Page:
EDITORIAL - Modernise the JMA
Recently, when Brian Pengelley began his fourth, and what he said would be his final, term as president of the Jamaica Manufacturers' Association (JMA), we urged him to make it count.
We are reminded by that bit of advice in the face of the response by Mr Pengelley, and others in the JMA, to Dr Damien King's less-than-flattering assessment of the macroeconomic efficacy of the association's lobbying for policy in its favour. Much of it is ad hominem attacks on Dr King, who teaches economics at the University of the West Indies (UWI) and is a highly respected academic.
The burden of Dr King's argument in a column published in this newspaper is that much of what has been asked for by the JMA, such as special access to foreign exchange, the banning of competing imports, exemption from taxes, and preferential interest rates, are market- distorting measures, providing a bias towards would-be privileged manufacturers against the rest of the economy.
Said Dr King: "Every time the manufacturers get an exemption from the general cost and conditions of doing business, the effect is that the costs and conditions for businesses in other sectors get worse. The other businesses pay for the manufacturers' privilege."
Unfortunately, the retort of Mr Pengelley and his colleagues does not offer a serious assault on the logic of Dr King's argument, but largely the raising of questions about his personal and specific contribution to the creation of employment and economic growth, and, specifically, in the case of Mr Pengelley, to imply that his views are incongruous with his seat on the board of, and shareholding in, a manufacturing company. Supposedly, he should vacate the seat and dump the shares.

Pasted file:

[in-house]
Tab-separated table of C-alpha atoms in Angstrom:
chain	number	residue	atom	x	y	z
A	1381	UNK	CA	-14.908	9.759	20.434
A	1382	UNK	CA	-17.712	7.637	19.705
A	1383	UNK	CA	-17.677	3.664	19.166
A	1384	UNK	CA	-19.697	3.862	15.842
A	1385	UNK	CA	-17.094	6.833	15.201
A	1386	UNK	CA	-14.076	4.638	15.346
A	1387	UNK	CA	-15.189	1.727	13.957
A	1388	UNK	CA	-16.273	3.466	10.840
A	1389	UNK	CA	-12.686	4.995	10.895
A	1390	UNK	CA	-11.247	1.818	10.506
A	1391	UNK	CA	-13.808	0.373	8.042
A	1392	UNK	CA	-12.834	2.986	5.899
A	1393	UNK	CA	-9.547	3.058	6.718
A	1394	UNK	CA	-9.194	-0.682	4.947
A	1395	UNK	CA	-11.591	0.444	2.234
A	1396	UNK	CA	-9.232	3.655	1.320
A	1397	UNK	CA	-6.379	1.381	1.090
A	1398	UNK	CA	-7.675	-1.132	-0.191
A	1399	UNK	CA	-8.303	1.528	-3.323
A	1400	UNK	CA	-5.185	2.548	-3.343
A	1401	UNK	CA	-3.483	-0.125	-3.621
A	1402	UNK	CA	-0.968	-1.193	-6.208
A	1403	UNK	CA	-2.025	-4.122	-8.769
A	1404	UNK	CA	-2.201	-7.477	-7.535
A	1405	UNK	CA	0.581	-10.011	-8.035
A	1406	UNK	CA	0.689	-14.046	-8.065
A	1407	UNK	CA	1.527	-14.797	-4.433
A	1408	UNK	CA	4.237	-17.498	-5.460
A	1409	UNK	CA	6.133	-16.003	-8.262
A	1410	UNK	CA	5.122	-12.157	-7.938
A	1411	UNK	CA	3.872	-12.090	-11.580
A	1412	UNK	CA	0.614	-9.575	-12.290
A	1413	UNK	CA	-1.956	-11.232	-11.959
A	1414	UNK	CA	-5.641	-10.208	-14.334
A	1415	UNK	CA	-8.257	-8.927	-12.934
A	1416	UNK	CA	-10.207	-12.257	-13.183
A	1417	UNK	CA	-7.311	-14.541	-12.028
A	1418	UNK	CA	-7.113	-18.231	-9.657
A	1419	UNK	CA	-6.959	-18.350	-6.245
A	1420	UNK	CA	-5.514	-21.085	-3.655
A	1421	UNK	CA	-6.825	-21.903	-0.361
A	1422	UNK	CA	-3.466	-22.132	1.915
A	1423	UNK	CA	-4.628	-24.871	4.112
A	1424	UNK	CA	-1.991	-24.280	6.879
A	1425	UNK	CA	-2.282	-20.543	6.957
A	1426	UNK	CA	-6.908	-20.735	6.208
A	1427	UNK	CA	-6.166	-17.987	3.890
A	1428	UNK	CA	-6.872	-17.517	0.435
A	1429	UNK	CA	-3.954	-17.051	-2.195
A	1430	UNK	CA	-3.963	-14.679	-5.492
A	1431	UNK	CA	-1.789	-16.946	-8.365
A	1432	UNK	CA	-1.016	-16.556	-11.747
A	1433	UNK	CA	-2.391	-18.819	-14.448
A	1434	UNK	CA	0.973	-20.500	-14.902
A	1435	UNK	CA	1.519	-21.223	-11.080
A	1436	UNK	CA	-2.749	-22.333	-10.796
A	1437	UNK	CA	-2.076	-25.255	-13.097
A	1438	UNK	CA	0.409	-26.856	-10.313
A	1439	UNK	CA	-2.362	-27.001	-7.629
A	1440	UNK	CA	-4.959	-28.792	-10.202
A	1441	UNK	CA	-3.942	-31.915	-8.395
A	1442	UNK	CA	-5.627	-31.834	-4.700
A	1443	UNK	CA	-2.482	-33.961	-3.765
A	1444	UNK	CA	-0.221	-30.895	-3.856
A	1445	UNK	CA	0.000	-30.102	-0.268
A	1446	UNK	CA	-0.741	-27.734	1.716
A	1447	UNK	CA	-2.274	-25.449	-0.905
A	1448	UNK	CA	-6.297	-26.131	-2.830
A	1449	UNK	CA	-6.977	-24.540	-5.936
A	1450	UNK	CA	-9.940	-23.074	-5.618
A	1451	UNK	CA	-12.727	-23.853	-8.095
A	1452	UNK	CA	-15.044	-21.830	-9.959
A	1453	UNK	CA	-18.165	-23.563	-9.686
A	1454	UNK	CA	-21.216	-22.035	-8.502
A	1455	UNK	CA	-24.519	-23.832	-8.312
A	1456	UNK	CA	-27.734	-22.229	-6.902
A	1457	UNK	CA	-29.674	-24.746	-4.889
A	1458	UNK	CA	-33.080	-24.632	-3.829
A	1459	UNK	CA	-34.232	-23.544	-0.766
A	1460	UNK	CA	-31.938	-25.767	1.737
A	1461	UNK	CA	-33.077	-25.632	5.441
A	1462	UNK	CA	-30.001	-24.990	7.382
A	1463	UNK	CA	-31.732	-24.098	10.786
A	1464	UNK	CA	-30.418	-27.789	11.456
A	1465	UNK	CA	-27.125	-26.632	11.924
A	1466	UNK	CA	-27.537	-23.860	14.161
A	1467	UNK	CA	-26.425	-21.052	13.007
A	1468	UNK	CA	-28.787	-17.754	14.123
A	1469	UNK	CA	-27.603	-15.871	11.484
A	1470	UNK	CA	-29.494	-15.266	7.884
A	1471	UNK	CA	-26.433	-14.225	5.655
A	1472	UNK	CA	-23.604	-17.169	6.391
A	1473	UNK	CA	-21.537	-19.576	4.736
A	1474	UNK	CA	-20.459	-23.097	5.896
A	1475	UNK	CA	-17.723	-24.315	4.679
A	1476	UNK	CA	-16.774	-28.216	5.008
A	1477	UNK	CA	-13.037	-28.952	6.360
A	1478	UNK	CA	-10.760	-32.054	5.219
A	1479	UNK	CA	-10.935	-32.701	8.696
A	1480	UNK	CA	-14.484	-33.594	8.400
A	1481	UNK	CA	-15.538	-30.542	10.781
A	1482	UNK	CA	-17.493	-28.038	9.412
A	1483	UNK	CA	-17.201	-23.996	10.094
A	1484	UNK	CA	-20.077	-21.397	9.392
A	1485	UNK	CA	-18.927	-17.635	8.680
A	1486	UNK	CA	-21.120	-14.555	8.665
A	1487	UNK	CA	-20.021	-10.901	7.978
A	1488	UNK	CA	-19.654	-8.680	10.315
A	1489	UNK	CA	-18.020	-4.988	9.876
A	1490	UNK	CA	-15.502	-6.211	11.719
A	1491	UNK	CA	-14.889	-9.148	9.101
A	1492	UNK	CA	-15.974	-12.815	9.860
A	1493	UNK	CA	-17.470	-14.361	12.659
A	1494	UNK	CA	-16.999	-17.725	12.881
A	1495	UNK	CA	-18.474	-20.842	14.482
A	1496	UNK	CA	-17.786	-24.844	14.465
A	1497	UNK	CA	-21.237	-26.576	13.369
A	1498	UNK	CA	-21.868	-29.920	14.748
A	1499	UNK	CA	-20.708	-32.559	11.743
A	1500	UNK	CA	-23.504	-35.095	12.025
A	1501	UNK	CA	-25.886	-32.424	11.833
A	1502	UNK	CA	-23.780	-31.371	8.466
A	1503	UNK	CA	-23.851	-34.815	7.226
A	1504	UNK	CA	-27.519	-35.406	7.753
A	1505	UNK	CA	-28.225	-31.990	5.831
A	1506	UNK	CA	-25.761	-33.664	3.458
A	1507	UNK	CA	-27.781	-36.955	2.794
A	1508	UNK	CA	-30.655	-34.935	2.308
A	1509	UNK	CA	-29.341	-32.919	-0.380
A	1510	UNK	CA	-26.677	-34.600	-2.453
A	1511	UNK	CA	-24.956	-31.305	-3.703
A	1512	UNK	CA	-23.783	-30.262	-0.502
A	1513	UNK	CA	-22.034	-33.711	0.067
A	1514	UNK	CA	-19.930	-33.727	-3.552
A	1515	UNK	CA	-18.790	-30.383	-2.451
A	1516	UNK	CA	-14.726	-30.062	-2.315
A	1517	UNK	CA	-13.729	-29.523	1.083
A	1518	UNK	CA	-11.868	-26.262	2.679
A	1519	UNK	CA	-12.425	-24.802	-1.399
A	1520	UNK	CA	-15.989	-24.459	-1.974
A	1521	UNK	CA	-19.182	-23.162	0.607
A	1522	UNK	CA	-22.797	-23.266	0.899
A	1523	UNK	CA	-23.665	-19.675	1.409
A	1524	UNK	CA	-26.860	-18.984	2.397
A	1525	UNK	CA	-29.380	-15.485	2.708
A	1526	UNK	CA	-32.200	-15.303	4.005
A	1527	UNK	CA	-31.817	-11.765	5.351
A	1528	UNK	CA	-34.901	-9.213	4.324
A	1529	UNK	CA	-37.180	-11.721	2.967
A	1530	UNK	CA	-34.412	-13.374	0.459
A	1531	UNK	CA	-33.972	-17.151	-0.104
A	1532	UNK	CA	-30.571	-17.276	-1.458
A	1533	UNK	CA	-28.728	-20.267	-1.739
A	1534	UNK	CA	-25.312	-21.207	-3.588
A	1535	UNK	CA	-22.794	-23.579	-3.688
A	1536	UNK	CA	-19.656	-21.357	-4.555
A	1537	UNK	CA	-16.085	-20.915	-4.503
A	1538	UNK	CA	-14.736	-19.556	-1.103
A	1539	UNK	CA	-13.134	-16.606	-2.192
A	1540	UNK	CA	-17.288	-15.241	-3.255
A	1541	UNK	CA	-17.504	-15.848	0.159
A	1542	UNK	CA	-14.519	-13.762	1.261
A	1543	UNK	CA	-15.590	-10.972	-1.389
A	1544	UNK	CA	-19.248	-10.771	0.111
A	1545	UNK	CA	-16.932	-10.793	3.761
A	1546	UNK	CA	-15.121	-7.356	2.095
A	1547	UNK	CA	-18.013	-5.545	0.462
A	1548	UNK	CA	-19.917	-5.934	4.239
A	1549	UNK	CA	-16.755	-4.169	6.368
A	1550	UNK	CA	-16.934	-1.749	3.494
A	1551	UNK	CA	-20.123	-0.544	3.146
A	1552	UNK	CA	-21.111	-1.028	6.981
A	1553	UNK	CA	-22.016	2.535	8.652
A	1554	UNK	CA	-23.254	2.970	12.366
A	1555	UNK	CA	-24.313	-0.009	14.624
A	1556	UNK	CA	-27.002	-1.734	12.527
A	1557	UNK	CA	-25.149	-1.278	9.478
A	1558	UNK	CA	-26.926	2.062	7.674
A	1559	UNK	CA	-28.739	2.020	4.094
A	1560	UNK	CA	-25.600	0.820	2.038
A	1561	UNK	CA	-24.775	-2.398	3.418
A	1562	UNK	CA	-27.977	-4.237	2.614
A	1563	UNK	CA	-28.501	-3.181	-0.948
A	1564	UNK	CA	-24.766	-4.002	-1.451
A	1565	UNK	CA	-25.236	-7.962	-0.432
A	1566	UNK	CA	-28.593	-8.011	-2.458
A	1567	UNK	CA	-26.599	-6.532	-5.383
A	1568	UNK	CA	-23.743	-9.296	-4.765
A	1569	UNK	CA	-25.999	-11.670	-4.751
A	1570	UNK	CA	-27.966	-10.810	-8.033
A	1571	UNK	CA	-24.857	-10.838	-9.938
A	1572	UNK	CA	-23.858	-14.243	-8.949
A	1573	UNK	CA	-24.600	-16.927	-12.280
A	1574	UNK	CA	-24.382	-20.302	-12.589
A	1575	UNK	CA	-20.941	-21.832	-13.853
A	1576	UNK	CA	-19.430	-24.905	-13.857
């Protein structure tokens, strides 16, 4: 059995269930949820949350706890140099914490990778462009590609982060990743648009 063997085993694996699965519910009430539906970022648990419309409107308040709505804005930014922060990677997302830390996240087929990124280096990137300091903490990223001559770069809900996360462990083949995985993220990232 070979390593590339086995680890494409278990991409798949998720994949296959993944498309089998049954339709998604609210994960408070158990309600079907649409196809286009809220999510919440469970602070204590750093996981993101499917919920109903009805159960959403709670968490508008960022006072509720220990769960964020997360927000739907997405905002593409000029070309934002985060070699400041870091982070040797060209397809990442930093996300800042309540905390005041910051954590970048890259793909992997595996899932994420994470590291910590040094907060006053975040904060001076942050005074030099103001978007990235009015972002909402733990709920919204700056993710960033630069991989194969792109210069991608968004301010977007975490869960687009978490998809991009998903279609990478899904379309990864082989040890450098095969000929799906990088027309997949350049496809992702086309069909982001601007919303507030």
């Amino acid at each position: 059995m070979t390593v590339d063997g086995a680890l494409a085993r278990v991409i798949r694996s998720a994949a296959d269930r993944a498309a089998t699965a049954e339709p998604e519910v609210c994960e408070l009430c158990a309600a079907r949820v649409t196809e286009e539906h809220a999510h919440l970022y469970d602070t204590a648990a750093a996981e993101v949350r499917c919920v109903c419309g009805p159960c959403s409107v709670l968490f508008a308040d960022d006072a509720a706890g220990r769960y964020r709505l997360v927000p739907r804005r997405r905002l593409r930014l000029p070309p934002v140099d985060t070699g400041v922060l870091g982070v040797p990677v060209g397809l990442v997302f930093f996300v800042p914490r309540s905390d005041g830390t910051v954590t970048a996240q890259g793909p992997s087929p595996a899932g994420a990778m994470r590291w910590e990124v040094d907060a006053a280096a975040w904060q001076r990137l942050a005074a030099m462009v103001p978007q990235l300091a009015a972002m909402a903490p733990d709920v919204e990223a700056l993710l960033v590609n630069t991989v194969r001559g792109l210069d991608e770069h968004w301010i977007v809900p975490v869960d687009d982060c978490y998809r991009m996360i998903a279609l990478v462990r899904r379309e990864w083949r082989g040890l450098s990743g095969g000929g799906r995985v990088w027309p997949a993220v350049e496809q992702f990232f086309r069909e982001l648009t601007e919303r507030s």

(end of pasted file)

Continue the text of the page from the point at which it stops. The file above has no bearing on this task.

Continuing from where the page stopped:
This brings us back to our July 4 suggestion to Mr Pengelley in which we highlighted some of the positive impacts of manufacturing, such as the taxes it pays and the jobs it creates, which were repeated by Mr Pengelley. But we argued that such recitations were an insufficient foundation for economic policy.
We said: "It is not that Mr Pengelley, or those who came before him, have not spoken loudly or often and with passion about the value of manufacturing. But they have done so in a fashion that bears more emotion and anecdote rather than empirical data, rigorously analysed and clearly and persuasively presented."
In this, we have a sense of déjà vu.
In that regard, as we suggested in our previous comments, Mr Pengelley should apply his final stint as president of the JMA to building the organisation into one "capable of producing the kind of policy work worthy of the sector it serves". Maybe Dr King's prescription is wrong, but that can't be proven by an appeal to emotion. In other words, we expect from the JMA hard, cold, cost-benefit economic analyses, including the cost/value of trade-offs.
If the JMA is incapable of that kind of work, it should perhaps merge with the equally limping Jamaica Exporters' Association and perhaps the Private Sector Organisation of Jamaica in search of the research and intellectual heft required for shaping policy that must stand the robust review in a seamless global marketplace not only of ideas, but also of goods and services. And that, substantially, underpins the ongoing reforms in the Jamaican economy.
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